Commissioners' Plan of 1811

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Image:Grid 1811.jpg
A modern redrawing of the 1807 version of the Commissioner's Grid plan for Manhattan, a few years before it was adopted in 1811.

The Commissioners' Plan of 1811 was a proposal by the New York State Legislature adopted in 1811 for the orderly development and sale of the land of Manhattan between 14th Street and Washington Heights. The plan is arguably the most famous use of the grid plan and is considered by most historians to have been far-reaching and visionary. Some have criticized what they consider its prototypical monotony in comparison with irregular street patterns of older cities.

The plan was formulated by a three-member commission made up of Gouverneur Morris, the lawyer John Rutherford, and the surveyor Simeon De Witt.

The plan called for a regular grid of streets and property lines without regard to the topography of the island itself. The plan called for sixteen numbered and lettered avenues running north and south roughly parallel to the shore of the Hudson River. In the middle part of the island, the avenues would begin with First Avenue on the east side and run through Twelfth Avenue in the west. In addition, in what is now known as the Lower East Side there would be four additional lettered avenues running from Avenue A eastward to Avenue D.

There would also be 155 orthogonal cross streets. The location of the cross streets was fixed as the boundaries of five-acre parcels into which the land had previously been divided. The basepoint for the cross streets was First Street: this was a short and inconspicuous street, which still exists, running from the intersection of Avenue B and Houston Street to the intersection of the Bowery and Bleecker Street.

Each avenue was to be one hundred feet (30 m) wide. The avenues in the center of the island were to be separated by 922 feet (281 m), and the avenues along the waterfront were to be slightly closer. The operating theory was that street frontage near the piers would be more valuable than the landlocked interior, the waterfront being the location of commerce and industry of the time, and so it would be to everyone's benefit to place avenues closer together at the island's edges.

The cross streets running east-west were to be only about 200 feet (61 m) apart, resulting in a grid of approximately 2000 long, narrow blocks. Taking the width of each street into account, there are exactly 20 blocks to a mile.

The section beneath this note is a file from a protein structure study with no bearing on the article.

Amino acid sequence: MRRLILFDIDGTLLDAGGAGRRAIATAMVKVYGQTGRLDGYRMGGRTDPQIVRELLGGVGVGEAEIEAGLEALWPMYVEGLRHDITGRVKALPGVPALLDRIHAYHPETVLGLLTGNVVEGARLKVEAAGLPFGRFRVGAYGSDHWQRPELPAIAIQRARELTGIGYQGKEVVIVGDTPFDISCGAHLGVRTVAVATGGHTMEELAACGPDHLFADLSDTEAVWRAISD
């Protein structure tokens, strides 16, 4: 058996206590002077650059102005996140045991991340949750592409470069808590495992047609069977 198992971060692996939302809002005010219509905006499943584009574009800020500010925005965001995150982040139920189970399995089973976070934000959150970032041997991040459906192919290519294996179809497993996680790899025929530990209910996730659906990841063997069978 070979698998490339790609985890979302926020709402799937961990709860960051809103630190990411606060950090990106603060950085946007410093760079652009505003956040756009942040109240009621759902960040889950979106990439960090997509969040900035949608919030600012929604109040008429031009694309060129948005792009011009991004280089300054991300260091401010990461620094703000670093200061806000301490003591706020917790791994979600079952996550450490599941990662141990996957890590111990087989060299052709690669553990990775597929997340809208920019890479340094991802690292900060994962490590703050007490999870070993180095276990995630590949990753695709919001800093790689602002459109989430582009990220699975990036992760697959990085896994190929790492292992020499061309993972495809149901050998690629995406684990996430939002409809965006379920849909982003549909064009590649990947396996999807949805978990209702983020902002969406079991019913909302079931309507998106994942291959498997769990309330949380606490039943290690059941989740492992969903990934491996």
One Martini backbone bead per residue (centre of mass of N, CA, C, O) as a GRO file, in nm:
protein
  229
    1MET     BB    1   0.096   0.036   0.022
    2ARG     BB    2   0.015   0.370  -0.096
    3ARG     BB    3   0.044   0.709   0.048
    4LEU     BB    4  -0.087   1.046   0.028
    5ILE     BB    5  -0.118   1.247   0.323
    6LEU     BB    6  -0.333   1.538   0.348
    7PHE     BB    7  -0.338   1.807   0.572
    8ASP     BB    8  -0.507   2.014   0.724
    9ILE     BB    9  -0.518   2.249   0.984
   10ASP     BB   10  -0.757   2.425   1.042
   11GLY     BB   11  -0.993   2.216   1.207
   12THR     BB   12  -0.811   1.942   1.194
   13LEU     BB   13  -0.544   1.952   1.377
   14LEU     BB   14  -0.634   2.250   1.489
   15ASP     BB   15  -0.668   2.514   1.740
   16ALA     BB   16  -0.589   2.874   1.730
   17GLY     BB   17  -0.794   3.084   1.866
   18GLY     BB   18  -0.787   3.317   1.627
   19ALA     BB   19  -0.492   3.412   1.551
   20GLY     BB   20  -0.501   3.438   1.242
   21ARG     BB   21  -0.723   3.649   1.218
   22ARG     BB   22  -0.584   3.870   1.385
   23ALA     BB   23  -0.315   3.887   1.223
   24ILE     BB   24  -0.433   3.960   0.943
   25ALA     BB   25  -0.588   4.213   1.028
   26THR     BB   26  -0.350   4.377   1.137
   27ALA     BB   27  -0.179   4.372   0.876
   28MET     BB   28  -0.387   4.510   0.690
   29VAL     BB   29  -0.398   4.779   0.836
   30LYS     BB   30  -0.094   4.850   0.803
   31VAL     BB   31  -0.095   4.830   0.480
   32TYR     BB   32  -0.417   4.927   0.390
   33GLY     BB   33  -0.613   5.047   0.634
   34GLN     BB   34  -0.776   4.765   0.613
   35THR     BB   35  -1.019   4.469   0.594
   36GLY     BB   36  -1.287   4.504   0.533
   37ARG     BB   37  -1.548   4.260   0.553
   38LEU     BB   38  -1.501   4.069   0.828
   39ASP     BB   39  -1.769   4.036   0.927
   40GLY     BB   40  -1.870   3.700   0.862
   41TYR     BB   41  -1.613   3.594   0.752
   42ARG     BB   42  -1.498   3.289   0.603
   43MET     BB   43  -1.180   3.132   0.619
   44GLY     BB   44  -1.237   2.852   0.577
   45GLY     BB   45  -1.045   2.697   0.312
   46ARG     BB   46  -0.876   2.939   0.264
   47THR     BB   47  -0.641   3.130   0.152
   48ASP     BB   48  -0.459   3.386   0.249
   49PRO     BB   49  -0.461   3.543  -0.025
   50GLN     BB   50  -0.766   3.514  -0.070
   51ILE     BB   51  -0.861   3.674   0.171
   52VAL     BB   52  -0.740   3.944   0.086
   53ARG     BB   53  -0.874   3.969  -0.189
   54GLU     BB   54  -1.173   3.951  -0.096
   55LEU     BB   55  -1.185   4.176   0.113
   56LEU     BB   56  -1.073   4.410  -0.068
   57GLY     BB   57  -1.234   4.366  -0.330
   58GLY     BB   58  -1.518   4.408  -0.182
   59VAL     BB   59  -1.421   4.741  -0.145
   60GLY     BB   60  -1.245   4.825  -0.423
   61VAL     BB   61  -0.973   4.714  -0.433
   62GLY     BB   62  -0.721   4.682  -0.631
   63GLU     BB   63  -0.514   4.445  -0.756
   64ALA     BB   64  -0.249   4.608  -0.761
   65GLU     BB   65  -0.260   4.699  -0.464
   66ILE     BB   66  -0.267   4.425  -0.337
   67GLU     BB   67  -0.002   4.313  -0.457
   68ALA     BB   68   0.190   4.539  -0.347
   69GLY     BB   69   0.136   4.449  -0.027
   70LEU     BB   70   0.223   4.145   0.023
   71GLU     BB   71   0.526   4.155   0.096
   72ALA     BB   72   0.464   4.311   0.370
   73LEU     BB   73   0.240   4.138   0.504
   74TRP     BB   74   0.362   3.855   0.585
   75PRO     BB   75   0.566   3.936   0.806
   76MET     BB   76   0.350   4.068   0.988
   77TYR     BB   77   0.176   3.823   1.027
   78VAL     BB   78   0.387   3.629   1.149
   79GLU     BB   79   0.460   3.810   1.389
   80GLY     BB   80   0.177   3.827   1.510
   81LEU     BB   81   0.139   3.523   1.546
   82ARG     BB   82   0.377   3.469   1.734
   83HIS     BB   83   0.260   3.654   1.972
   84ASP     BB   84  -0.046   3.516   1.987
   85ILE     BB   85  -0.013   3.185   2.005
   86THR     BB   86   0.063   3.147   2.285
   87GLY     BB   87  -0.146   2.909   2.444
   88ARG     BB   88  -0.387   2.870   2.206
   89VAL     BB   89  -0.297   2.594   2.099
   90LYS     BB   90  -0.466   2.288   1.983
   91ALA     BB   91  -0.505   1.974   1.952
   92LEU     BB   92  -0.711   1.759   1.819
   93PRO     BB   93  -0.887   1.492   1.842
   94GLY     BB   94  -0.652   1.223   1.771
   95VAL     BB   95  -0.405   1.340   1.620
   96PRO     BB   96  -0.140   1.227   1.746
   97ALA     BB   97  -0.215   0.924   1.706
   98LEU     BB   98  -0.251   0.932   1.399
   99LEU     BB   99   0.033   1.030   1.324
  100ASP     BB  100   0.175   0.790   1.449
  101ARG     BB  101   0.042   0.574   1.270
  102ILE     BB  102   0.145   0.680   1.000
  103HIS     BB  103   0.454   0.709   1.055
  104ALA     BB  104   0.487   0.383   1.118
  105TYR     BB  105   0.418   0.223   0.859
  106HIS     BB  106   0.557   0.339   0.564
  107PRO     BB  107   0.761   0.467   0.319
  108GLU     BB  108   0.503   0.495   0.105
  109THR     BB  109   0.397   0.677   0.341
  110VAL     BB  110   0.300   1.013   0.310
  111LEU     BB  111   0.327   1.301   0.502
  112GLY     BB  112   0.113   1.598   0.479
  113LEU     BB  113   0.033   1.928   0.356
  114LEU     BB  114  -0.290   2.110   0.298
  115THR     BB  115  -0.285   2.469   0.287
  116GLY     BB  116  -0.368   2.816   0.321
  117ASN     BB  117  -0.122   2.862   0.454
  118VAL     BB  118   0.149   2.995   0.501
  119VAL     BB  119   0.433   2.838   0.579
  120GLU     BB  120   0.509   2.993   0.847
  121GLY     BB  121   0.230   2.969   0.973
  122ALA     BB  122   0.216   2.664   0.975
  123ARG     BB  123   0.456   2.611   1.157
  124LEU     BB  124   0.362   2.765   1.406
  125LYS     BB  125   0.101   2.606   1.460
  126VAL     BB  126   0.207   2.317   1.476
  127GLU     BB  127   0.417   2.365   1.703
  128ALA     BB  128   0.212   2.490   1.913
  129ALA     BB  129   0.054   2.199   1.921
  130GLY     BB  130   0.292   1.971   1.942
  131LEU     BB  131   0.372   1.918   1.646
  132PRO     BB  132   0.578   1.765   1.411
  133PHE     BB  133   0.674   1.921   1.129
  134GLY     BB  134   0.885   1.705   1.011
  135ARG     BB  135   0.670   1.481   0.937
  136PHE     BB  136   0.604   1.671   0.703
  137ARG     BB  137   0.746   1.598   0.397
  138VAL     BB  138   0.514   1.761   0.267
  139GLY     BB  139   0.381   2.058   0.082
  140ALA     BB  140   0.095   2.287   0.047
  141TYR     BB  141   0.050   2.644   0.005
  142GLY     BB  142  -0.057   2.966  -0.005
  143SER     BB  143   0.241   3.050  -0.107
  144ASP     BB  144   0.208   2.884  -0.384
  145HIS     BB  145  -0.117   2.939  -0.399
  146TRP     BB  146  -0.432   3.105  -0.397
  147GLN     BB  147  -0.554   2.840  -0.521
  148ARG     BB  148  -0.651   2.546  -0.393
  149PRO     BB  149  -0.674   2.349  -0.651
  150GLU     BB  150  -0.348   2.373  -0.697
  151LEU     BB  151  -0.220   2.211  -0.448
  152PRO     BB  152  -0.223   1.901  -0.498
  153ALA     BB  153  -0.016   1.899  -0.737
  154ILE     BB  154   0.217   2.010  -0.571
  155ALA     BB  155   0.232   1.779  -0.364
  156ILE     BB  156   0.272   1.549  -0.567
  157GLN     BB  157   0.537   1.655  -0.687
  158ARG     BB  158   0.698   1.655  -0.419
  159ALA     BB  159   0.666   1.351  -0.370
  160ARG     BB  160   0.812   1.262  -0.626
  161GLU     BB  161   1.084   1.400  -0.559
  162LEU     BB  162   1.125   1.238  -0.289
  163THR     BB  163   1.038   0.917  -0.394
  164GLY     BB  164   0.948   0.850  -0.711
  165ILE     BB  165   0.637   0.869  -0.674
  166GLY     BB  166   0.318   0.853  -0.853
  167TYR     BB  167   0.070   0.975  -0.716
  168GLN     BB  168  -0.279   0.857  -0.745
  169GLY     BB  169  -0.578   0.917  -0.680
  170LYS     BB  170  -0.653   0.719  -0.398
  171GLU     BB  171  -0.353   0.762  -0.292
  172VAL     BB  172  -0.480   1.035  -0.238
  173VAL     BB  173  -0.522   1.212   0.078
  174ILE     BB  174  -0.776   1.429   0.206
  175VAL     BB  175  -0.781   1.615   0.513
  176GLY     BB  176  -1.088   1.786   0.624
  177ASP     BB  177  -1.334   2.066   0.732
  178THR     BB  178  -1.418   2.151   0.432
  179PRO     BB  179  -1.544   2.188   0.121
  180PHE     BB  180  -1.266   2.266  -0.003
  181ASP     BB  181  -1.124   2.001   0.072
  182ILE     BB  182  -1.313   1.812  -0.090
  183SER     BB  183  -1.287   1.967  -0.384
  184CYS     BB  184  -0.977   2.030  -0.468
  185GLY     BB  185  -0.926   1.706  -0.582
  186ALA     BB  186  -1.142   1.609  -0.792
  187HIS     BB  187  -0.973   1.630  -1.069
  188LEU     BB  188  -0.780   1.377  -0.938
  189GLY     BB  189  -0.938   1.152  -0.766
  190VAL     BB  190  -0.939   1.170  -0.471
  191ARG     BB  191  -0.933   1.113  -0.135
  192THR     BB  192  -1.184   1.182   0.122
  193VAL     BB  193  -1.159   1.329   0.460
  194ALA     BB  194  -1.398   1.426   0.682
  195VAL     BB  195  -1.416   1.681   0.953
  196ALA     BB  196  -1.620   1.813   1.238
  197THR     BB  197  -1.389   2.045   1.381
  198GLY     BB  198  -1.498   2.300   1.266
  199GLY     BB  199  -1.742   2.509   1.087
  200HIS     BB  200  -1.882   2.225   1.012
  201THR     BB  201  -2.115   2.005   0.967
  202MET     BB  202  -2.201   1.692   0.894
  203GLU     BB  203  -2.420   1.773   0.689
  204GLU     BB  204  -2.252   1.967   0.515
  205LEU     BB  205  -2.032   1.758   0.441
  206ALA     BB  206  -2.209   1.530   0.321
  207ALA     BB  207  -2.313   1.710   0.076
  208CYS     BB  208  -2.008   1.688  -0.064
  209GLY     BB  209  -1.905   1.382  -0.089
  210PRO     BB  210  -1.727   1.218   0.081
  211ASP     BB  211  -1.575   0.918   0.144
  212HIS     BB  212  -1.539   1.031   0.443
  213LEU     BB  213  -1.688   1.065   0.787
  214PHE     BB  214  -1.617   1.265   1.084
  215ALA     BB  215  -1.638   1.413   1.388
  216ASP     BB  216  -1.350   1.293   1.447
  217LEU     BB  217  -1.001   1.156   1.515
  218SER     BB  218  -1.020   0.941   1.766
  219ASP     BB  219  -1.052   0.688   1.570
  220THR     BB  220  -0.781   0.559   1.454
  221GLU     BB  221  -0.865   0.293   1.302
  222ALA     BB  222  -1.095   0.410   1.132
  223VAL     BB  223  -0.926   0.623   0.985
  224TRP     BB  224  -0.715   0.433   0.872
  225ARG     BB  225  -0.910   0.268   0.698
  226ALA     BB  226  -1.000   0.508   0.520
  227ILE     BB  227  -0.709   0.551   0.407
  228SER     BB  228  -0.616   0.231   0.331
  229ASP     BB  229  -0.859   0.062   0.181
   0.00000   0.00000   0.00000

It should be noted that Central Park, the massive urban greenspace in Manhattan running from Eighth Avenue to Fifth Avenue and from 59th Street to 110th Street, is not a part of this plan, as Central Park was not envisioned until 1853. There were a few smaller interruptions in the grid, such as a park called the Parade between 23rd Street and 33rd Street.

The numbered street and avenue plan was eventually continued north of 155th Street. It was also continued into the Bronx: however, the grids on the east side and west side do not match up exactly, especially in the northern reaches of the borough. The numbered cross streets are divided into East and West at Fifth Avenue in Manhattan north of Washington Square Park and at Broadway south of the park (whose southern boundary is 4th Street.) In the Bronx, Jerome Avenue divides East and West crosstown streets.

Most of the numbered avenues have been officially renamed over part or all of their route: only 1st, 2nd, 3rd, and 5th Avenues have never been renamed. Two additional avenues were interpolated amongst the original avenues: Madison Avenue was built between Fifth Avenue and Park Avenue (formerly Fourth Avenue), and Lexington Avenue was built between Park Avenue and Third Avenue. Several other avenues were added to the grid when Upper Manhattan was developed, such as Riverside Drive, Claremont Avenue and Saint Nicholas Avenue. The old Bloomingdale Road (which is pictured on the original 1811 map) became part of what is now known as Broadway.

The plan of numbered crosstown streets has survived for two centuries with only minor variations and irregularities, especially below the original 155th Street northern boundary. The most notable irregularities are in Harlem where West 125th and West 126th Streets go off on a diagonal to the north, and in the West Village where West 4th Street does the same.

In 1853, Central Park was laid out between 59th and 110th Streets and 5th and 8th Avenues. Other major interruptions of the 1811 plan include the main Columbia University campus in Morningside Heights, the Columbia University Medical Center campus in Washington Heights, Rockefeller Center (which is built on the site of an earlier Columbia campus), Times Square, Lincoln Center, Morningside Park, and the City College of New York.

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de:Commissioners’ Plan von 1811 fr:Commissioners' Plan de 1811 pt:Commissioners' Plan of 1811

Commissioners' Plan of 1811

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